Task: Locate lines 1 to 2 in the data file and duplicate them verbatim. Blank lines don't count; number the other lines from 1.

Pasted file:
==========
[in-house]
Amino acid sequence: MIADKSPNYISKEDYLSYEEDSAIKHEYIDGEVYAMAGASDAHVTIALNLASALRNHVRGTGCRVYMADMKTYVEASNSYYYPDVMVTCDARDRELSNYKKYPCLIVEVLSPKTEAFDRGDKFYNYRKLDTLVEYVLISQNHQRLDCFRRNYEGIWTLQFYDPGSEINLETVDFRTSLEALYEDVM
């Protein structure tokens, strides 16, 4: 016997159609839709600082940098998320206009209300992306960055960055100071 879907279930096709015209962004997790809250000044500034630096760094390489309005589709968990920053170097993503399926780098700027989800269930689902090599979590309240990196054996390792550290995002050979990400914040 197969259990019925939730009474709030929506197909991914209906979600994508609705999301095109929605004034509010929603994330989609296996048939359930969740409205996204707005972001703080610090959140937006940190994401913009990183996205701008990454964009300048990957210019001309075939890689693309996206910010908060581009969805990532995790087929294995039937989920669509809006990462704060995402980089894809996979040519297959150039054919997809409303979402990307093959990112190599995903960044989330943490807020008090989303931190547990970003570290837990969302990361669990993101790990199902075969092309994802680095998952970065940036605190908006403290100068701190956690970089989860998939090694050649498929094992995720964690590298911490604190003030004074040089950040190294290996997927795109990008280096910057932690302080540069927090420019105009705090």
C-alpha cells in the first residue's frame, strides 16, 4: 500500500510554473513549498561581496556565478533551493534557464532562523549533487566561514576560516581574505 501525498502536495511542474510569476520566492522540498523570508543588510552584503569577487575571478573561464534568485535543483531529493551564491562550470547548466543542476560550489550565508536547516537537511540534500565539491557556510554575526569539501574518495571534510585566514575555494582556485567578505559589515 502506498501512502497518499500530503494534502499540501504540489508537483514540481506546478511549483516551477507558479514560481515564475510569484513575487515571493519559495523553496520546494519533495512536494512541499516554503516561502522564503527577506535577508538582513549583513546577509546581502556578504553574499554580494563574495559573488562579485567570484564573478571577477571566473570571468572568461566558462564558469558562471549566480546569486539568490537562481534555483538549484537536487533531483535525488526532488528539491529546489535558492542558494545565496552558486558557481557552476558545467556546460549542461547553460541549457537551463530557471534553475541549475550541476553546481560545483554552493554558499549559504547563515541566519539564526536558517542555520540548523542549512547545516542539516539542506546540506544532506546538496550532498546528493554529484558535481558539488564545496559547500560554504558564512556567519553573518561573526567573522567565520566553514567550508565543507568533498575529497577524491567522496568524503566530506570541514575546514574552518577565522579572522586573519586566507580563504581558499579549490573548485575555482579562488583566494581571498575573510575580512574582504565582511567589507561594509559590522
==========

[in-house]
Amino acid sequence: MIADKSPNYISKEDYLSYEEDSAIKHEYIDGEVYAMAGASDAHVTIALNLASALRNHVRGTGCRVYMADMKTYVEASNSYYYPDVMVTCDARDRELSNYKKYPCLIVEVLSPKTEAFDRGDKFYNYRKLDTLVEYVLISQNHQRLDCFRRNYEGIWTLQFYDPGSEINLETVDFRTSLEALYEDVM